2009: A year in review, July

As the summer months arrived, the tech world seemed to slow down a touch, but that didn't stop the rumours and releases coming in. Ebook readers had a bigger show than usual with information on two upcoming Sony Readers leaked, the launch of a Samsung device and the announcements that both Blackwells and Barnes & Noble would be getting in on the action too.

There was good news with the Kindle in that there was a price cut to come, but a terrible incident for Amazon as the company deleted copies of two George Orwell novels from people's readers automatically and without consent. Uproar ensued followed by a healthy serving of humble pie, all the trimmings and lashings of gravy.

3D was also the talk of the month with Sky promising to add the technology in 2010, YouTube offering it now and Fujifilm announced the launch of a 3D compact camera with two lenses and a lenticular printer to go with it.

The phone market was as busy as ever. The N97 mini came out in pics, LG teased and tested with media on the two new Chocolate handsets, the same company told us it had sold 5 million Cookies, it dated the watchphone and rivals Samsung decided to launch one of its own. At the same time, we got official pictures on the BlackBerry Curve 8520, the HTC Hero finally hit the shelves and the Toshiba TG01 arrived as a bit of a damp squib.

Meanwhile Apple celebrated the first birthday of the App Store, ordered a mass of camera modules - fuelling speculation over the upcoming iPods - and fought with Palm over the Pre's ability to sync with iTunes. There was also the first talk of O2 losing its UK exclusivity on the iPhone.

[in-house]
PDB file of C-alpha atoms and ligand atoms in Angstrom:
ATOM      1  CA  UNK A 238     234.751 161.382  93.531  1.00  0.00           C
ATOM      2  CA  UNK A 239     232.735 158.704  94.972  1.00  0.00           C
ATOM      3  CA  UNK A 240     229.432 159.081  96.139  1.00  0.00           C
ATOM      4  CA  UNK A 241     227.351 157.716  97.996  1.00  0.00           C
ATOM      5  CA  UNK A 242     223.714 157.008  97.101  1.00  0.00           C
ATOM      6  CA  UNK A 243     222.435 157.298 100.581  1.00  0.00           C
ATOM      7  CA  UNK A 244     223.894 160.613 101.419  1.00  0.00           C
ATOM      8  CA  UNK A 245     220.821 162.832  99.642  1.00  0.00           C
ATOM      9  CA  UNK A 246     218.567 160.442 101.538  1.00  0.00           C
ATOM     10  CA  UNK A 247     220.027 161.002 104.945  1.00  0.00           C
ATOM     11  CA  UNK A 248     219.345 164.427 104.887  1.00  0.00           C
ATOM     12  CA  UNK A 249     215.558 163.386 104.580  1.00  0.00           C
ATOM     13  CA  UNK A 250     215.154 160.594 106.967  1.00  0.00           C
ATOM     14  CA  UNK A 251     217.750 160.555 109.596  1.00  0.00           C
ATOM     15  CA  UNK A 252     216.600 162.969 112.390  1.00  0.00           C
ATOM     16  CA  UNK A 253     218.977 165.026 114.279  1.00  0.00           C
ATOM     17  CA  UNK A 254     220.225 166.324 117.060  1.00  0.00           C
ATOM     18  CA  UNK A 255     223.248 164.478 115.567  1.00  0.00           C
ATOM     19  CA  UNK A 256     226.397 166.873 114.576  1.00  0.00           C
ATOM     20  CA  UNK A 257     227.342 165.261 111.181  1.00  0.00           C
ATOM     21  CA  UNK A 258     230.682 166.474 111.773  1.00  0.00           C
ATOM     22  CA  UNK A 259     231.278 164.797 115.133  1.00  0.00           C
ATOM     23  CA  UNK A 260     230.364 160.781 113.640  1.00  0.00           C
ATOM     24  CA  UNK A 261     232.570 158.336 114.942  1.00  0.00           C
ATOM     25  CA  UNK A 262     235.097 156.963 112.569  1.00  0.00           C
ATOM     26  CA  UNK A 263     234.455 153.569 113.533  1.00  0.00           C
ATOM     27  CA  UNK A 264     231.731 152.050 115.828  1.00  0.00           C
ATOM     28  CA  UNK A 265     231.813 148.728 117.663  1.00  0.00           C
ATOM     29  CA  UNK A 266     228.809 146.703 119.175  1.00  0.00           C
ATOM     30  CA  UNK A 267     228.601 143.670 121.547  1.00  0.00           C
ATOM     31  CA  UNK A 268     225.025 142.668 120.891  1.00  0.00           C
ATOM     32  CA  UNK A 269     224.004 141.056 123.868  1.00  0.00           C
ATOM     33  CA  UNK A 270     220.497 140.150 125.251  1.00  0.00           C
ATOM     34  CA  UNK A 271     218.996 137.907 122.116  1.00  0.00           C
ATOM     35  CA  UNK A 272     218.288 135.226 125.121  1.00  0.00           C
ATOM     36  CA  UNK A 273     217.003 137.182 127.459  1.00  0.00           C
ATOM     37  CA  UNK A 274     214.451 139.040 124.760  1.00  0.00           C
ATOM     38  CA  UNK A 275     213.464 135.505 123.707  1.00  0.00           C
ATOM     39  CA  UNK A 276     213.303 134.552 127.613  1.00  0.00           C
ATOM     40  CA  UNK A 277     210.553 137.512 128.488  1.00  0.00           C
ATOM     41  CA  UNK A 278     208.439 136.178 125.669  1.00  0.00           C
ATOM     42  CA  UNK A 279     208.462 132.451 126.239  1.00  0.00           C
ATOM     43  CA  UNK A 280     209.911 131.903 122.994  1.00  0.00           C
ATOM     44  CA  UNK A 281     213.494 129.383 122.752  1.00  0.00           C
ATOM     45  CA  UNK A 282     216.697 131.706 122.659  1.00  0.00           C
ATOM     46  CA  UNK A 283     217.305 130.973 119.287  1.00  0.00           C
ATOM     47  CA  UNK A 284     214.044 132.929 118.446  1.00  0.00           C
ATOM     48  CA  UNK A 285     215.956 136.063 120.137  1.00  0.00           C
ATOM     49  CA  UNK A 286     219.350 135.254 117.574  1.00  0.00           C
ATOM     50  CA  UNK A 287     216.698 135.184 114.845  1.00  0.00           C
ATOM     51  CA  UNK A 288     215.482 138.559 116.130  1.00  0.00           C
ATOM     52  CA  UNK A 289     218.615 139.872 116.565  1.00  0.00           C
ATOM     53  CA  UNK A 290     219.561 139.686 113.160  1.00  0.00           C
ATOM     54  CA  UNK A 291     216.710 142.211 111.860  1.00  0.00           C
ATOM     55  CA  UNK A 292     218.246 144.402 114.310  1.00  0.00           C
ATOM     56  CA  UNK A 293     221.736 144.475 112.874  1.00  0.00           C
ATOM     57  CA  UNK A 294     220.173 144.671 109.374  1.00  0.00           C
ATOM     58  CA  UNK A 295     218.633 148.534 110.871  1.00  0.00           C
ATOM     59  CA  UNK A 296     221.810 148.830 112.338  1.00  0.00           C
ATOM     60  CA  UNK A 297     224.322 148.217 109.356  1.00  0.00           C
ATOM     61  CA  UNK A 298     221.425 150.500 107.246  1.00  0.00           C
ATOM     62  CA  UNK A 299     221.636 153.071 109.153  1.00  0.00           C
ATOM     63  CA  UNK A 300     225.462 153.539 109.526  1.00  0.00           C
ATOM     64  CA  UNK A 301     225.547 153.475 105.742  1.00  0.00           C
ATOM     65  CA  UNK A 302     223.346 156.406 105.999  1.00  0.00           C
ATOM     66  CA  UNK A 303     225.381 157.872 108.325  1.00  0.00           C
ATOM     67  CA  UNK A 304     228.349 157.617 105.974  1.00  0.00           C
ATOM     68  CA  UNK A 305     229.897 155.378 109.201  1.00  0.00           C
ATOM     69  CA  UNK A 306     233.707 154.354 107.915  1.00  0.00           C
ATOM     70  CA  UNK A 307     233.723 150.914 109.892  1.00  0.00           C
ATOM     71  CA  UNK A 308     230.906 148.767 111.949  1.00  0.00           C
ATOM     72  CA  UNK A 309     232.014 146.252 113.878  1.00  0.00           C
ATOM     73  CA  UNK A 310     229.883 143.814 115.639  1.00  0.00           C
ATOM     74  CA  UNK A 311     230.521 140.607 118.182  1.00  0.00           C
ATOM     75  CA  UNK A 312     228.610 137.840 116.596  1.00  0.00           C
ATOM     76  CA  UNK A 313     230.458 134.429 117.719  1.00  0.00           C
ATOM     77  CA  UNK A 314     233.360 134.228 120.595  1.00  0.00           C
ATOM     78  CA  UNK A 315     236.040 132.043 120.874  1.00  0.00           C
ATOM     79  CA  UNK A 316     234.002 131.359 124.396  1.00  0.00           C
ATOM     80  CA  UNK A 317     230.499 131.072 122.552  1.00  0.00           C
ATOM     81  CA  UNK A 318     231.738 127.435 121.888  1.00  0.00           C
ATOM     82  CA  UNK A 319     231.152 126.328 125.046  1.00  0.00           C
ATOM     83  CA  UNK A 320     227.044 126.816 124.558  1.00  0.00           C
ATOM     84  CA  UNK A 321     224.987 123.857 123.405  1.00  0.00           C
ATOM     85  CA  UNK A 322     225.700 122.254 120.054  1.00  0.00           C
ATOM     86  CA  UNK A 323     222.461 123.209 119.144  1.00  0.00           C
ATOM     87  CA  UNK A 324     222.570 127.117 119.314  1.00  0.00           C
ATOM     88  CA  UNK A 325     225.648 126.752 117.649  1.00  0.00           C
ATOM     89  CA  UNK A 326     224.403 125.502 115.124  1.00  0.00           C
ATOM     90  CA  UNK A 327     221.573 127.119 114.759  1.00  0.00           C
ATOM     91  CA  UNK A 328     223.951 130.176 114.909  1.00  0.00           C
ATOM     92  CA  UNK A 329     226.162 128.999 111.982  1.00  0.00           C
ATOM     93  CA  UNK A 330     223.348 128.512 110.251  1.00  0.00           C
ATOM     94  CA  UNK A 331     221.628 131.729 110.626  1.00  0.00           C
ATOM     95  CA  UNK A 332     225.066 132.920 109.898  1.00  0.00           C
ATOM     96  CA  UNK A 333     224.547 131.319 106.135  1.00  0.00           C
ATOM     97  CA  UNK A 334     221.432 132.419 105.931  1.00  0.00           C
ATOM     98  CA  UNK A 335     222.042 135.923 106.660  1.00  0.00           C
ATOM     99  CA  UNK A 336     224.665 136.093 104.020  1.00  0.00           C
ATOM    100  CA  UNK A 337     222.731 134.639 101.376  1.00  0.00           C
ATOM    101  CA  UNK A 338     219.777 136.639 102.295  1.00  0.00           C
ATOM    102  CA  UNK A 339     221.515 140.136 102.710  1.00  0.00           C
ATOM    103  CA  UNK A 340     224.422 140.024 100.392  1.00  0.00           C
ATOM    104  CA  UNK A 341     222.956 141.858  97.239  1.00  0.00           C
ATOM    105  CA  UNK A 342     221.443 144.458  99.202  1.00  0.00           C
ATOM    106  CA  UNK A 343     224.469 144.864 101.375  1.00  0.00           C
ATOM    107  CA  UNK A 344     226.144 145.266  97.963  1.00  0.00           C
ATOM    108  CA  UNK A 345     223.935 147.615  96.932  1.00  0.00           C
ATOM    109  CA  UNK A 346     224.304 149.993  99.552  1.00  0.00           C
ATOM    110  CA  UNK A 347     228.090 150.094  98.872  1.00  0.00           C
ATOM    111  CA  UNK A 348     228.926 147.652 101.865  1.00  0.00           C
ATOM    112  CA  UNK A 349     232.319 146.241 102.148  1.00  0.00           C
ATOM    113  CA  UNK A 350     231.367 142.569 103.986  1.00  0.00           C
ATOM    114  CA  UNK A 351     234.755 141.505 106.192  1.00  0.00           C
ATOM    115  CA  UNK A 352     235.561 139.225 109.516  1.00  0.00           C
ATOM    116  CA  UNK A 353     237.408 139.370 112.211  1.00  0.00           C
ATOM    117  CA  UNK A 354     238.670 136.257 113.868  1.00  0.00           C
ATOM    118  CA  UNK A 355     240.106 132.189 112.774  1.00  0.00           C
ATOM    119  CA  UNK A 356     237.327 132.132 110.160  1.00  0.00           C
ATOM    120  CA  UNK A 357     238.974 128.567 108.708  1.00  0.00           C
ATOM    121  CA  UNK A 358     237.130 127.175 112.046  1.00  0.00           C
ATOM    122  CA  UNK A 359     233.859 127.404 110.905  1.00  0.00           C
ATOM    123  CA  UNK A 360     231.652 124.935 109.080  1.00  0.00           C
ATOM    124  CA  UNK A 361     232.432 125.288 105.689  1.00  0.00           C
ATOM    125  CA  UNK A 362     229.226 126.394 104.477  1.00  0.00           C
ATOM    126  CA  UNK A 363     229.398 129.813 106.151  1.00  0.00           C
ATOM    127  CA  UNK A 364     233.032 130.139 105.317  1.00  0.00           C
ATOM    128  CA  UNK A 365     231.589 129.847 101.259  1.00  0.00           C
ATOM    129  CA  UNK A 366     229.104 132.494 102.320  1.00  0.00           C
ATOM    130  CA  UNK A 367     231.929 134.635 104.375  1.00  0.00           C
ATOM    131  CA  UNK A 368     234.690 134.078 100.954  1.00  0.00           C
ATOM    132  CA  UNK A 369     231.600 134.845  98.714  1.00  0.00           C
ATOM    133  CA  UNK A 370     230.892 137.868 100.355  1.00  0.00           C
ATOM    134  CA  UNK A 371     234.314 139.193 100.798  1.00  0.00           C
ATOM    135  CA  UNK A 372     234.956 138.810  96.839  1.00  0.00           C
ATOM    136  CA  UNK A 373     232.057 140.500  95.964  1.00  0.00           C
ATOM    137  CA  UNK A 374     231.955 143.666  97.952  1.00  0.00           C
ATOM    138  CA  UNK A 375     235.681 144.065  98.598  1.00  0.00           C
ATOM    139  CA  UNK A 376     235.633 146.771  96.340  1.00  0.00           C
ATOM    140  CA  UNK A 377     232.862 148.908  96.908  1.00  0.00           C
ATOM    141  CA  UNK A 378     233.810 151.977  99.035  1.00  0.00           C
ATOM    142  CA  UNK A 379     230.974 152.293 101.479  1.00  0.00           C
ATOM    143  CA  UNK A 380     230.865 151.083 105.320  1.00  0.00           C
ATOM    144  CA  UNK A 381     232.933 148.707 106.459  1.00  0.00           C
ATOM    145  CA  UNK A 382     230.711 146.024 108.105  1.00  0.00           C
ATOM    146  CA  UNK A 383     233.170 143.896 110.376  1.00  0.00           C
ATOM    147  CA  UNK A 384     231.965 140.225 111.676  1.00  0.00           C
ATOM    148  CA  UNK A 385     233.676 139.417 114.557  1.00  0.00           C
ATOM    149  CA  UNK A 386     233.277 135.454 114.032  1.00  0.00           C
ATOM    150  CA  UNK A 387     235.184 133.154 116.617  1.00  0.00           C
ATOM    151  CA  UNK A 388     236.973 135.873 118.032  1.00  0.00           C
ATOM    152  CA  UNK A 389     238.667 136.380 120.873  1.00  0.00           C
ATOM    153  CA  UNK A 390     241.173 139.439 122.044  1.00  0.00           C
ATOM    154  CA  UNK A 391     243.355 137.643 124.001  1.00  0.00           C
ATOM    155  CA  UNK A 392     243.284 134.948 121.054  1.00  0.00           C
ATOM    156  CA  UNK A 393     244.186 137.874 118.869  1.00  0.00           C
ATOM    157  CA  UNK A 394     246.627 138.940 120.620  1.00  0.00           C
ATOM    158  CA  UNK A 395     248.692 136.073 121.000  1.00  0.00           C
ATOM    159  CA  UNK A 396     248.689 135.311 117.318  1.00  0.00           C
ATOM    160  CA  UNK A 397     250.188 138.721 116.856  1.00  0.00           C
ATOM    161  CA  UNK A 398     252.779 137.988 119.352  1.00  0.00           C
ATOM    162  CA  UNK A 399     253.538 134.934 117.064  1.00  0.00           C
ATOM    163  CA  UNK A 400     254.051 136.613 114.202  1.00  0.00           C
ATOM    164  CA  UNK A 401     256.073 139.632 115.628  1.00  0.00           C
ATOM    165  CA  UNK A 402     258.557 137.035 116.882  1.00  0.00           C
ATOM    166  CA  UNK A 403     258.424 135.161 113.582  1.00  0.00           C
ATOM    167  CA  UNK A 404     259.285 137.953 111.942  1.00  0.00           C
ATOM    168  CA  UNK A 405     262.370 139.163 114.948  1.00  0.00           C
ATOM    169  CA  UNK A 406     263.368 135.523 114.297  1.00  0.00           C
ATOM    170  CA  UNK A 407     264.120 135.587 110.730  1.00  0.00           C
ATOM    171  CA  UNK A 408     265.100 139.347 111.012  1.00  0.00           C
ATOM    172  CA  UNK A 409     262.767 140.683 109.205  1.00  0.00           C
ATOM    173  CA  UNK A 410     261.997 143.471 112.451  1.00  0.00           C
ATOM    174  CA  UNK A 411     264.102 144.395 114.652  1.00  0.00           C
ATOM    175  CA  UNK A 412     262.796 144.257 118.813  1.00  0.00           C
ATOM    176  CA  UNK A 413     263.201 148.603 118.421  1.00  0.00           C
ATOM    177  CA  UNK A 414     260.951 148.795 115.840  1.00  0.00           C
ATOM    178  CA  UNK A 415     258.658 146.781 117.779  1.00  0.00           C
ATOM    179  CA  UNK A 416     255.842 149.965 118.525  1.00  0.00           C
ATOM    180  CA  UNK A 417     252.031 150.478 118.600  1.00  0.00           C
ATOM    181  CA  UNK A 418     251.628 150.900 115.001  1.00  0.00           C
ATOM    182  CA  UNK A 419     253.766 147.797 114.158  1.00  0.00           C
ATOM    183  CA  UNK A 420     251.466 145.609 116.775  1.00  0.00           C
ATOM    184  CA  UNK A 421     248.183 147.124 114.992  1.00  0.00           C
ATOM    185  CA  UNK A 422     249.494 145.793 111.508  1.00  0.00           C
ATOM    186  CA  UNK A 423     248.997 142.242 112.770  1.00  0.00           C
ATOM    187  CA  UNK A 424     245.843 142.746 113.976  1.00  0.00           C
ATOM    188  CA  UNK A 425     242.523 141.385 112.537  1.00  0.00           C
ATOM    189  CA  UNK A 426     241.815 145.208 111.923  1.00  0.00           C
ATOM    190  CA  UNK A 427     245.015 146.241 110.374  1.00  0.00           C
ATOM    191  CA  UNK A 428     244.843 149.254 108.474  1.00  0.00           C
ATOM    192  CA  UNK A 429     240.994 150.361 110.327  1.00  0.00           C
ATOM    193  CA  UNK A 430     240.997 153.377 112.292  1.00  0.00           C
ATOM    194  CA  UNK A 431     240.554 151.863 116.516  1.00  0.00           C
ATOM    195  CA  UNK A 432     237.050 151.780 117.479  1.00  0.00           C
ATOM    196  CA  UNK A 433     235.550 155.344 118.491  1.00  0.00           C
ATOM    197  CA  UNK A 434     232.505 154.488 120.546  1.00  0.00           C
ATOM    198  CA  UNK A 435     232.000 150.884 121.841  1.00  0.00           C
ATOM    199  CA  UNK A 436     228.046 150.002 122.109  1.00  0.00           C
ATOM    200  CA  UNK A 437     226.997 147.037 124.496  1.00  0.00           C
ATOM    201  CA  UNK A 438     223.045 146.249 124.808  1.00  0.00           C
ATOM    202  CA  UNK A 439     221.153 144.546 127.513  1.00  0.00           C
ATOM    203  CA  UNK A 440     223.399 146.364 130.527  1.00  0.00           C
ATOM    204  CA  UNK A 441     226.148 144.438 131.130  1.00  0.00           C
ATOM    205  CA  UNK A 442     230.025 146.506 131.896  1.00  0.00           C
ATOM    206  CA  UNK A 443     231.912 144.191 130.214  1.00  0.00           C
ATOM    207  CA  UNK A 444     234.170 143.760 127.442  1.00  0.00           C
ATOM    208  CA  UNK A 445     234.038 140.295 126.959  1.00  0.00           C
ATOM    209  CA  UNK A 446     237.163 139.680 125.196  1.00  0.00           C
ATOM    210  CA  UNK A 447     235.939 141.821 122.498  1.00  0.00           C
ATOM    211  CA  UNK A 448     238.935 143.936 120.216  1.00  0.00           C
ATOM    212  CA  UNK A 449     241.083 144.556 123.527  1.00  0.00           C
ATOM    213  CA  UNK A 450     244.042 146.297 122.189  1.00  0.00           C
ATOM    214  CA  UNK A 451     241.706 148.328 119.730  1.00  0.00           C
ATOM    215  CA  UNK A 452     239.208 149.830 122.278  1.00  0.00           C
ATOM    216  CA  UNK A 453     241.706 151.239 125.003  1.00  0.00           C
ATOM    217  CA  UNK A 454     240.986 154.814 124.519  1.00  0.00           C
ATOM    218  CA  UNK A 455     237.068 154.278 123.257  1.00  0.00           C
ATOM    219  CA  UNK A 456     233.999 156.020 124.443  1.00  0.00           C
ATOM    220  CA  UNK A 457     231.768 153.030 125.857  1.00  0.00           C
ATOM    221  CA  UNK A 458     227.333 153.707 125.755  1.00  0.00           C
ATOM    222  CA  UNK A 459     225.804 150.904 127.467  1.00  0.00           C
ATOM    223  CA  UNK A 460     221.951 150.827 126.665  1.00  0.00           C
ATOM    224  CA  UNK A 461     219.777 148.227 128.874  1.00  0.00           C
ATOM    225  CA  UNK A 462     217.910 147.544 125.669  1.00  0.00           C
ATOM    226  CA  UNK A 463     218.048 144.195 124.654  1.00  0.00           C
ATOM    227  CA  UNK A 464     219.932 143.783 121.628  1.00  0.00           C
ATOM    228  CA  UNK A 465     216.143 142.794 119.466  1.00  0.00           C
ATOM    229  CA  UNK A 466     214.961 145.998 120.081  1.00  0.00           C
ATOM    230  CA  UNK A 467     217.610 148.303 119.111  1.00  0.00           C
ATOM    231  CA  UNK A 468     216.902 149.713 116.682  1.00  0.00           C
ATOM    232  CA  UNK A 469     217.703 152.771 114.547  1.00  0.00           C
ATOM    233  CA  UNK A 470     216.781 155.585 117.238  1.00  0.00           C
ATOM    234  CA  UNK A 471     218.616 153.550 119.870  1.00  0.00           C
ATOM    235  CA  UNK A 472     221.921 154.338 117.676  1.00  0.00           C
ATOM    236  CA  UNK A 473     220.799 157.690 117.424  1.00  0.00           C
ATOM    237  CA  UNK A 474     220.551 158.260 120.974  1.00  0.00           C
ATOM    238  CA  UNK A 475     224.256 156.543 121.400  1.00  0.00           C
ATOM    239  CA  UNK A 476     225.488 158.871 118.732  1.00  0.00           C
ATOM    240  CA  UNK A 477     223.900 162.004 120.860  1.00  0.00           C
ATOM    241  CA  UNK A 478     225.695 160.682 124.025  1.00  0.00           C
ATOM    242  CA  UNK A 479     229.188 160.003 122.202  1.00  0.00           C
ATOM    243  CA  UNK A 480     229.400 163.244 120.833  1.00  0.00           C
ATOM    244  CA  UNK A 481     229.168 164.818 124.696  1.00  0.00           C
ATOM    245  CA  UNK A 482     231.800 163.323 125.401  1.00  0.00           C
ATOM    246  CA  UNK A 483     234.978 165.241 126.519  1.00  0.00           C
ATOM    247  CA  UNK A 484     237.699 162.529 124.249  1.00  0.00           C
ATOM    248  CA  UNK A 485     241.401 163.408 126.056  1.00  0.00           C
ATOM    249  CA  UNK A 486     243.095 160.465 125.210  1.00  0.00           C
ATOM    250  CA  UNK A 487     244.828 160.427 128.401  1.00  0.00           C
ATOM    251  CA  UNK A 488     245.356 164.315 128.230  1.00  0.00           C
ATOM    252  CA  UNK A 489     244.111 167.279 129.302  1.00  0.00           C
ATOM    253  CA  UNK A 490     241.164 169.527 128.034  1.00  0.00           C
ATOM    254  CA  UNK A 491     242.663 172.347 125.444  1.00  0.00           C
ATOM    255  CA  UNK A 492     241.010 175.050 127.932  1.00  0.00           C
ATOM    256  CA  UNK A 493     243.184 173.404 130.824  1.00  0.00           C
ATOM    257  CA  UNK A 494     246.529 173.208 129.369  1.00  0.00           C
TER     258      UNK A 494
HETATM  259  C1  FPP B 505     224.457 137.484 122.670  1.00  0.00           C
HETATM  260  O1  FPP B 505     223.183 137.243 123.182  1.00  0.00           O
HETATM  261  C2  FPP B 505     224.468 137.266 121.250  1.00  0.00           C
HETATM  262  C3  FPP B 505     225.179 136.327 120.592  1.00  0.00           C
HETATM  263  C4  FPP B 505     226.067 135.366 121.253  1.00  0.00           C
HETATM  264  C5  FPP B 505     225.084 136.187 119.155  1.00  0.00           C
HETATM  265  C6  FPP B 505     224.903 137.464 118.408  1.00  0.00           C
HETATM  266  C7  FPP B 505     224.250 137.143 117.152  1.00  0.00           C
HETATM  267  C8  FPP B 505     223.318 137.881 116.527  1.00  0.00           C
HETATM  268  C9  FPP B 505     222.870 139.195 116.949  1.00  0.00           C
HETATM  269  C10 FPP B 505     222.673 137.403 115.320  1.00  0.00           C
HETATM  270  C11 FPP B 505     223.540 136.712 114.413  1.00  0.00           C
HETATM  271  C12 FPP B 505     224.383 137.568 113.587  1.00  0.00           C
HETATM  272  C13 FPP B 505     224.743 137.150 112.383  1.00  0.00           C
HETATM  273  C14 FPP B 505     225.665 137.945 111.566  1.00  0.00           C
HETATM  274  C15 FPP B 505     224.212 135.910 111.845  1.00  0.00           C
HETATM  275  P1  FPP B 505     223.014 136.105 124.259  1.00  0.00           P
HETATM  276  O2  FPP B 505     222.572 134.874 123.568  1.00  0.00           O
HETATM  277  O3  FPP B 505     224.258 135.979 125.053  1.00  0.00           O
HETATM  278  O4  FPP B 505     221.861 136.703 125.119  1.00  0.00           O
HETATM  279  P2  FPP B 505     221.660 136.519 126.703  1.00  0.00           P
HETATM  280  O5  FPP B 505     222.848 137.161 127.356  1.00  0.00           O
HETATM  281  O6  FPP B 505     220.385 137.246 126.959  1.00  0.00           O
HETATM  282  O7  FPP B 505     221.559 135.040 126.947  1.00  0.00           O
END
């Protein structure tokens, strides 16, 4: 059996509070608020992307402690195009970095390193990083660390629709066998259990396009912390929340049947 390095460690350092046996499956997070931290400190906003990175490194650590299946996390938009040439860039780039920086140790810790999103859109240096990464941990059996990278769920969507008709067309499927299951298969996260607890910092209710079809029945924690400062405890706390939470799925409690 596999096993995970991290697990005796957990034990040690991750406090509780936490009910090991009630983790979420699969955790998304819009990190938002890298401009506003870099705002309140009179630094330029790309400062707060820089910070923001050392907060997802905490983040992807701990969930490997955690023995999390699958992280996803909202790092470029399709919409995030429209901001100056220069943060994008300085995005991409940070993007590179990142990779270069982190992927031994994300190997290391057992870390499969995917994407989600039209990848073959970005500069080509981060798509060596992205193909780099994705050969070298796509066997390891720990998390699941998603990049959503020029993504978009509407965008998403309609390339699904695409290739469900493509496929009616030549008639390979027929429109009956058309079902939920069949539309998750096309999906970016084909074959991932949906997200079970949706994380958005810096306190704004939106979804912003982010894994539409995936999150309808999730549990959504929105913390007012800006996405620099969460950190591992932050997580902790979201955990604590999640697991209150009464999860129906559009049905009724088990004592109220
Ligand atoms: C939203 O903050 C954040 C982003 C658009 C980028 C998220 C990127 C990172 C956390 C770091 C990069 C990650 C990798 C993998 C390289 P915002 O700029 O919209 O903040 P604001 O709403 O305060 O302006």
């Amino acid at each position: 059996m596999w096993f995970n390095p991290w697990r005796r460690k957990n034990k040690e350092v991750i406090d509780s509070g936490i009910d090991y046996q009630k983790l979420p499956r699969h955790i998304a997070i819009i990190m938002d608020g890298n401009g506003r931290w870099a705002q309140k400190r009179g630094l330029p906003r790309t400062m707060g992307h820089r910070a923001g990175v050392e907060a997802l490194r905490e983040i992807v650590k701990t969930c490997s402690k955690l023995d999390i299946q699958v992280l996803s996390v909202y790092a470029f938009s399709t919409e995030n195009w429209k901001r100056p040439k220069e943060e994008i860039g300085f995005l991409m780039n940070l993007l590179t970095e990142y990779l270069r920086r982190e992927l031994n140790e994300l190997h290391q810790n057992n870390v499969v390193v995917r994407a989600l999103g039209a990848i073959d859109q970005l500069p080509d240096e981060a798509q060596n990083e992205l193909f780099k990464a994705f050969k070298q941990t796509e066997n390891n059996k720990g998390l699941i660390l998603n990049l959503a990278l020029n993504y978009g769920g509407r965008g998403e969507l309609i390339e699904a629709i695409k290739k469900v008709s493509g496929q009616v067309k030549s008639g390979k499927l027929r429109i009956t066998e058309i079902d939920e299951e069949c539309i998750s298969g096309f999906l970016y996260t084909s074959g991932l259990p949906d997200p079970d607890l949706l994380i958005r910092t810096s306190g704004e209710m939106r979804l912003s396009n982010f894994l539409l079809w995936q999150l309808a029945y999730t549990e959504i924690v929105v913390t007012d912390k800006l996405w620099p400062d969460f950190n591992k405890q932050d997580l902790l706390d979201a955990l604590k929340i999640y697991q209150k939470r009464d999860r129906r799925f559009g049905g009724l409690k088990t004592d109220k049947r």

Attempting to prove it's not all about Apple, Microsoft launched the pre-order of Windows 7, giving it a 3 month lead, and talked up the arrival of the Marketplace on Windows Mobile. Google, of course, had mobile OS plans of its own and outlined details of Android updates Donut, Eclair and Flan as well as announcing the Wave beta for September and Chrome OS to hit desktops some time soon.

Of them all though, it was probably Mozilla who had the most to shout about as Firefox passed the 1bn downloads mark offering the company enough good cheer to share the first screen shots of version 4 of the browser with us.

In the world of hardware we had more seashells from Asus, a slew of Satellites from Toshiba and some comeback from Kodak with the Zi8 1080p pocket camcorder. Sony had some interesting business of its own with the CX505VE high-end video shooter, capable of image stabilisation in three planes, and if you could argue that the Vaio P wasn't a netbook then you had to admit that the Japanese company had finally folded with the launch of the W.

Elsewhere, Sam Raimi signed up as director for the WoW movie, the Queen continued her run of tech as the Royal Family hit Twitter, and Wikipedia got into trouble with the National Portrait Gallery.

Business was good for Archos with the launch of the 9 tablet, it was new for Tech Crunch as the Crunchpad Inc was formed, it was bad for Teletext as the service closed and it was promising for Spotify as the music streaming service started looking for staff in the US. July was also the month when you the Pocket-lint mobile version went live, but then you know that if you're reading on a smartphone.